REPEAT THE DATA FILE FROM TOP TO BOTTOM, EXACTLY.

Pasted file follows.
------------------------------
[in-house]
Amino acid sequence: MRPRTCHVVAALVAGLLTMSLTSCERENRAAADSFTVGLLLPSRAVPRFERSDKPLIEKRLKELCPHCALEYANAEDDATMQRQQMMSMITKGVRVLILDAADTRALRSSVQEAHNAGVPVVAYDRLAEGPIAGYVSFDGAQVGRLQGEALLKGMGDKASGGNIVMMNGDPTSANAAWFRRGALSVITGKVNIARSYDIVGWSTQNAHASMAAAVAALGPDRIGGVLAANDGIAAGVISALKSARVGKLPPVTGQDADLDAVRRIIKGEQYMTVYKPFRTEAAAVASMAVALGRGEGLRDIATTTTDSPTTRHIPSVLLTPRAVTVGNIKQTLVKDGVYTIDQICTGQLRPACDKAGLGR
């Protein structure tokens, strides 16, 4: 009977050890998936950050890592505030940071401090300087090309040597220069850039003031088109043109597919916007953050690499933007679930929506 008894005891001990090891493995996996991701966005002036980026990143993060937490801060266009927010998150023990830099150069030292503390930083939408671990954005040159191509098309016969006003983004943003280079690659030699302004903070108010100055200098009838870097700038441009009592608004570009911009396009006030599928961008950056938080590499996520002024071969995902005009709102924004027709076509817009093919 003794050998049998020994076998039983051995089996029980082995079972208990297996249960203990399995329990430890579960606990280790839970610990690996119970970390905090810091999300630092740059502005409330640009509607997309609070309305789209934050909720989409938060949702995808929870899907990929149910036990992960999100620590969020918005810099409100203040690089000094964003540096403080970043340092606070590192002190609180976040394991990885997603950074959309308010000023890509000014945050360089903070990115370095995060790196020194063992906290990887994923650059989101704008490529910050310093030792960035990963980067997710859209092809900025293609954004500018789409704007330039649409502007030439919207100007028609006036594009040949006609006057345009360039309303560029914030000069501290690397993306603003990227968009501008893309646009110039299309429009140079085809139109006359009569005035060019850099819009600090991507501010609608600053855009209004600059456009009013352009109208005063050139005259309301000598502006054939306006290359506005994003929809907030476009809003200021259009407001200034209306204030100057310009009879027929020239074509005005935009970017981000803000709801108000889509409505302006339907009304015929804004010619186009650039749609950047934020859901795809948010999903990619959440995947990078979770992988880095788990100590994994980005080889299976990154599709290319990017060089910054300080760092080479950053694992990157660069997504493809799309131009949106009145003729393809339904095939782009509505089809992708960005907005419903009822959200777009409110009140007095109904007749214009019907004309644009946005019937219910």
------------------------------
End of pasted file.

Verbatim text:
[in-house]
Amino acid sequence: MRPRTCHVVAALVAGLLTMSLTSCERENRAAADSFTVGLLLPSRAVPRFERSDKPLIEKRLKELCPHCALEYANAEDDATMQRQQMMSMITKGVRVLILDAADTRALRSSVQEAHNAGVPVVAYDRLAEGPIAGYVSFDGAQVGRLQGEALLKGMGDKASGGNIVMMNGDPTSANAAWFRRGALSVITGKVNIARSYDIVGWSTQNAHASMAAAVAALGPDRIGGVLAANDGIAAGVISALKSARVGKLPPVTGQDADLDAVRRIIKGEQYMTVYKPFRTEAAAVASMAVALGRGEGLRDIATTTTDSPTTRHIPSVLLTPRAVTVGNIKQTLVKDGVYTIDQICTGQLRPACDKAGLGR
């Protein structure tokens, strides 16, 4: 009977050890998936950050890592505030940071401090300087090309040597220069850039003031088109043109597919916007953050690499933007679930929506 008894005891001990090891493995996996991701966005002036980026990143993060937490801060266009927010998150023990830099150069030292503390930083939408671990954005040159191509098309016969006003983004943003280079690659030699302004903070108010100055200098009838870097700038441009009592608004570009911009396009006030599928961008950056938080590499996520002024071969995902005009709102924004027709076509817009093919 003794050998049998020994076998039983051995089996029980082995079972208990297996249960203990399995329990430890579960606990280790839970610990690996119970970390905090810091999300630092740059502005409330640009509607997309609070309305789209934050909720989409938060949702995808929870899907990929149910036990992960999100620590969020918005810099409100203040690089000094964003540096403080970043340092606070590192002190609180976040394991990885997603950074959309308010000023890509000014945050360089903070990115370095995060790196020194063992906290990887994923650059989101704008490529910050310093030792960035990963980067997710859209092809900025293609954004500018789409704007330039649409502007030439919207100007028609006036594009040949006609006057345009360039309303560029914030000069501290690397993306603003990227968009501008893309646009110039299309429009140079085809139109006359009569005035060019850099819009600090991507501010609608600053855009209004600059456009009013352009109208005063050139005259309301000598502006054939306006290359506005994003929809907030476009809003200021259009407001200034209306204030100057310009009879027929020239074509005005935009970017981000803000709801108000889509409505302006339907009304015929804004010619186009650039749609950047934020859901795809948010999903990619959440995947990078979770992988880095788990100590994994980005080889299976990154599709290319990017060089910054300080760092080479950053694992990157660069997504493809799309131009949106009145003729393809339904095939782009509505089809992708960005907005419903009822959200777009409110009140007095109904007749214009019907004309644009946005019937219910």